Synopses & Reviews
This novel completes the informal trilogy which began with Swami and Friends
and The Bachelor of Arts
. The protagonist, Krishna, is an English teacher at the same college he had attended as a student. Although Krishna has recently married, his wife Susila and their daughter live with his parents-in-law some miles away. The story opens with his immediate family deciding to join him in Malgudi. Krishna is initially frightened by his new state of affairs, but he soon finds that his love for both his wife and child grows deeper than he could have imagined.
"Mr. Narayan has repeatedly been compared with Chekhov. Ordinarily such comparisons are gratuitous and strained, but in this case there are such clear and insistent echoes that any careful reader will be aware of them. There is that sense of rightness which transcends mere structure. There is the inexplicable blending of tragedy and humor. Most of all, there is a brooding awareness of fate which makes the story seem not authored, but merely translated."—J.F. Muehl, Saturday Review
"[Narayan] does not deal in exemplary fates, and the Western novel's machinery of retribution is far too grandiose for him. . . . In Narayan's world, scores are not settled but dissolved, recycled, restated. 'Both of us will shed our forms soon and perhaps we could meet again, who knows? So goodbye for the present.' These are the concluding words for the novel A Tiger for Malgudi, but they constitute a universal epilogue one could append to most of Narayan's fiction."—Russell Davies, Times Literary Supplement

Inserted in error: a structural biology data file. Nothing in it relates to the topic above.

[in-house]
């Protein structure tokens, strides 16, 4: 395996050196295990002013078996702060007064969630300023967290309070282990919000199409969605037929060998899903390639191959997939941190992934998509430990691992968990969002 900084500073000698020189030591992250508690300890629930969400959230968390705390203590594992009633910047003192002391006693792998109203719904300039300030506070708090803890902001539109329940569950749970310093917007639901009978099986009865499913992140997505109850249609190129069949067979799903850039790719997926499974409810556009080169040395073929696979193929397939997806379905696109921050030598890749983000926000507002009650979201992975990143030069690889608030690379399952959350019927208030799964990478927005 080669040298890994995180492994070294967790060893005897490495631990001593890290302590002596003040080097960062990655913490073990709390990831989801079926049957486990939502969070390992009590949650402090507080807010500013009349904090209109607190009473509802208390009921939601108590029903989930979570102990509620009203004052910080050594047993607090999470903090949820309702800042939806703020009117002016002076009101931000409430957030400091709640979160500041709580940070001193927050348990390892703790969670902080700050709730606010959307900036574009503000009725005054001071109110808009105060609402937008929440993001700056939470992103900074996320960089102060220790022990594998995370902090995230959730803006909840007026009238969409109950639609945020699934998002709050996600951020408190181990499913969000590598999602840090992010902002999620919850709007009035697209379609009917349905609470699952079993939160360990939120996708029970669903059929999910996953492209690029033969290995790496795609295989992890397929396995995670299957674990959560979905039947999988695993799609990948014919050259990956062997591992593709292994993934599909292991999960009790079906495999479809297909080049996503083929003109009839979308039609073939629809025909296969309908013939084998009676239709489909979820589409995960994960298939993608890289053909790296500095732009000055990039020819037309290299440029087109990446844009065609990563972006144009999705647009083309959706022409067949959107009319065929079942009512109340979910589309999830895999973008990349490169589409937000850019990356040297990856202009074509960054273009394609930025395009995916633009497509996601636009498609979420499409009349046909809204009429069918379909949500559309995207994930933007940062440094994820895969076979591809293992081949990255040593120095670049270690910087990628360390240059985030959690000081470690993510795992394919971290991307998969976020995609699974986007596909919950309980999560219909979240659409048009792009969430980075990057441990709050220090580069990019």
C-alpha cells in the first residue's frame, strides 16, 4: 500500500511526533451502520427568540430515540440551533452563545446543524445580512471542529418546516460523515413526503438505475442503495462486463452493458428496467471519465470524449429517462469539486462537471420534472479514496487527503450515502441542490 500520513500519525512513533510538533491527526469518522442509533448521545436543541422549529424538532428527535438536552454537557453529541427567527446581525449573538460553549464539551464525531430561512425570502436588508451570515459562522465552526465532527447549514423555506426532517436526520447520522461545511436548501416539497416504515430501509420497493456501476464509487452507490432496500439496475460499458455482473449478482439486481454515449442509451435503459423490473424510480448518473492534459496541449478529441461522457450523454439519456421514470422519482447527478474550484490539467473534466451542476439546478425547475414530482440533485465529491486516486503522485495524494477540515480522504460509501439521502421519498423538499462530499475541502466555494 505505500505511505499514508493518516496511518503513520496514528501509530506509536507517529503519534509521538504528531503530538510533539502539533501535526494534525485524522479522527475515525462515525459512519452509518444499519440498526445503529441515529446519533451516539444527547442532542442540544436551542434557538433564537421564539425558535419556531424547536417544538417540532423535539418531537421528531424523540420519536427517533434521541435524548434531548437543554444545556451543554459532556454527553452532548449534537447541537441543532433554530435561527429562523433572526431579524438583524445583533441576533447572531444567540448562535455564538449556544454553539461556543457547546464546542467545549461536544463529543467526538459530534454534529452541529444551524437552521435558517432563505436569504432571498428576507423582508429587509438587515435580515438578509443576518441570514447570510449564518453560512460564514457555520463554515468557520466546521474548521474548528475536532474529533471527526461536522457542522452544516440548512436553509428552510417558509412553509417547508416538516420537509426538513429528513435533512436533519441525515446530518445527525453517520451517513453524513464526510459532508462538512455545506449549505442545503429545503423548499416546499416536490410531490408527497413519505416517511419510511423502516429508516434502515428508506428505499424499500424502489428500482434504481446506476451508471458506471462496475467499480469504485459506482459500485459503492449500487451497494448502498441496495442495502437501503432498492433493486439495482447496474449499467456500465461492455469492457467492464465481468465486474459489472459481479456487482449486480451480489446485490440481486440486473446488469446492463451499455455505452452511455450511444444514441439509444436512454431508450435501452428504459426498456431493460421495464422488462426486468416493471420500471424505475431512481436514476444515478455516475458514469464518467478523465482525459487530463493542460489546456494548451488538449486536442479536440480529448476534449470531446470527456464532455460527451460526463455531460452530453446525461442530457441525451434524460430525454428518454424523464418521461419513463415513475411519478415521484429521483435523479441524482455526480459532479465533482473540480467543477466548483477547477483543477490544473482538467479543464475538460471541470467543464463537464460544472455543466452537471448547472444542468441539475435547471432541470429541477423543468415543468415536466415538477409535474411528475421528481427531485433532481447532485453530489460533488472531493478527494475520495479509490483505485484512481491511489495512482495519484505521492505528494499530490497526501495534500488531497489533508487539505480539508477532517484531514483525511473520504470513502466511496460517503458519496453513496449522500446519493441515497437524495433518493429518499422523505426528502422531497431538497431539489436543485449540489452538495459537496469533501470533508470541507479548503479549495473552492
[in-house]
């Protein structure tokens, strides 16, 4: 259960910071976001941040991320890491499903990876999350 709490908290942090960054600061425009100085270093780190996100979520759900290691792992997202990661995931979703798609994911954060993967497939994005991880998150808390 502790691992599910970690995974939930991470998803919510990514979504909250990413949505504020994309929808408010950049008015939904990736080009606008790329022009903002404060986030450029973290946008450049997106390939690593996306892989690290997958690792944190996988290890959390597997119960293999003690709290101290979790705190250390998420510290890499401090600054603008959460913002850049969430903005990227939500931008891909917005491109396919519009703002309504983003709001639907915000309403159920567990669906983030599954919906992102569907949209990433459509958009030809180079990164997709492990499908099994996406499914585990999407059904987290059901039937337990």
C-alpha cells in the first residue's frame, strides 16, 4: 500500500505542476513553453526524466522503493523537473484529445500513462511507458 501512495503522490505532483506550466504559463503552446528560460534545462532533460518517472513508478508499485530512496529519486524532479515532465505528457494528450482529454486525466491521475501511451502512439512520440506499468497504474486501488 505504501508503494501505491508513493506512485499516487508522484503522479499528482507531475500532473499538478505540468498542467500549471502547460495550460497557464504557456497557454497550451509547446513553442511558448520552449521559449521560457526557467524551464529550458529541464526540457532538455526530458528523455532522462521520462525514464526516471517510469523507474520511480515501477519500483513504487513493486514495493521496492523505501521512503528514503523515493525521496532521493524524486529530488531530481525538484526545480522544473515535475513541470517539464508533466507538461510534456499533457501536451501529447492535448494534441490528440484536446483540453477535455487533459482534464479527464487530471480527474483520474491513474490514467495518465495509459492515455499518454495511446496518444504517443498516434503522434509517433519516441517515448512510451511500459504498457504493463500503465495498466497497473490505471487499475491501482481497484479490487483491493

About the Author
R. K. Narayan (1906–2001) was one of the most prominent Indian novelists of the twentieth century. Most of his stories are set in the fictional South Indian town of Malgudi, a place that Narayan populated with numerous characters. He was the recipient of many awards for his work including the National Prize of the Indian Literary Academy, India's highest literary honor. In 1980 he was awarded the AC Benson Medal by the Royal Society of Literature, of which he was an honorary member and in 1982 he was elected an honorary member of the American Academy of Arts and Letters.